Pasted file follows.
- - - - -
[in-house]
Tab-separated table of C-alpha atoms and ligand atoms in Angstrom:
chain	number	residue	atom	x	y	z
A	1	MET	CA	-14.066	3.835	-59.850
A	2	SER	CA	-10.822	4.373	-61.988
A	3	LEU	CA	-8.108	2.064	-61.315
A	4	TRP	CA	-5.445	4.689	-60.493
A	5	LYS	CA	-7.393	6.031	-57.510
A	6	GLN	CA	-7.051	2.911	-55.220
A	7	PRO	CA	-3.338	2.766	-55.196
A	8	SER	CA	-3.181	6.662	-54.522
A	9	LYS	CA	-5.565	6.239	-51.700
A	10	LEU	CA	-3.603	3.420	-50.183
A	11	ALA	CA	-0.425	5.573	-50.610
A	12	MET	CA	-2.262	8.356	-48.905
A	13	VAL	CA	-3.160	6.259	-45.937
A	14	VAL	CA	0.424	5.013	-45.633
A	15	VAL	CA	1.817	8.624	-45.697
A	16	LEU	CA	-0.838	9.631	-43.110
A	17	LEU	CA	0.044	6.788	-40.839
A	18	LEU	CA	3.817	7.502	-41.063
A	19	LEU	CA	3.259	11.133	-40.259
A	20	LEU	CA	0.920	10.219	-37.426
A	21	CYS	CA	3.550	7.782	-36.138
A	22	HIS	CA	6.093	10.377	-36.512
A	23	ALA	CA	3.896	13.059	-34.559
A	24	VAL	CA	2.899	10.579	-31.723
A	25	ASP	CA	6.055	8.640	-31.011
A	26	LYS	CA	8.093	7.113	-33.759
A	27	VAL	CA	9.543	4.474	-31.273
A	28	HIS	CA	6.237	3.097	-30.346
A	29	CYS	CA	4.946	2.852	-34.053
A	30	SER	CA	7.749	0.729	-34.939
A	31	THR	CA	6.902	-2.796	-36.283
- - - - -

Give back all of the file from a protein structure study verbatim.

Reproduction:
[in-house]
Tab-separated table of C-alpha atoms and ligand atoms in Angstrom:
chain	number	residue	atom	x	y	z
A	1	MET	CA	-14.066	3.835	-59.850
A	2	SER	CA	-10.822	4.373	-61.988
A	3	LEU	CA	-8.108	2.064	-61.315
A	4	TRP	CA	-5.445	4.689	-60.493
A	5	LYS	CA	-7.393	6.031	-57.510
A	6	GLN	CA	-7.051	2.911	-55.220
A	7	PRO	CA	-3.338	2.766	-55.196
A	8	SER	CA	-3.181	6.662	-54.522
A	9	LYS	CA	-5.565	6.239	-51.700
A	10	LEU	CA	-3.603	3.420	-50.183
A	11	ALA	CA	-0.425	5.573	-50.610
A	12	MET	CA	-2.262	8.356	-48.905
A	13	VAL	CA	-3.160	6.259	-45.937
A	14	VAL	CA	0.424	5.013	-45.633
A	15	VAL	CA	1.817	8.624	-45.697
A	16	LEU	CA	-0.838	9.631	-43.110
A	17	LEU	CA	0.044	6.788	-40.839
A	18	LEU	CA	3.817	7.502	-41.063
A	19	LEU	CA	3.259	11.133	-40.259
A	20	LEU	CA	0.920	10.219	-37.426
A	21	CYS	CA	3.550	7.782	-36.138
A	22	HIS	CA	6.093	10.377	-36.512
A	23	ALA	CA	3.896	13.059	-34.559
A	24	VAL	CA	2.899	10.579	-31.723
A	25	ASP	CA	6.055	8.640	-31.011
A	26	LYS	CA	8.093	7.113	-33.759
A	27	VAL	CA	9.543	4.474	-31.273
A	28	HIS	CA	6.237	3.097	-30.346
A	29	CYS	CA	4.946	2.852	-34.053
A	30	SER	CA	7.749	0.729	-34.939
A	31	THR	CA	6.902	-2.796	-36.283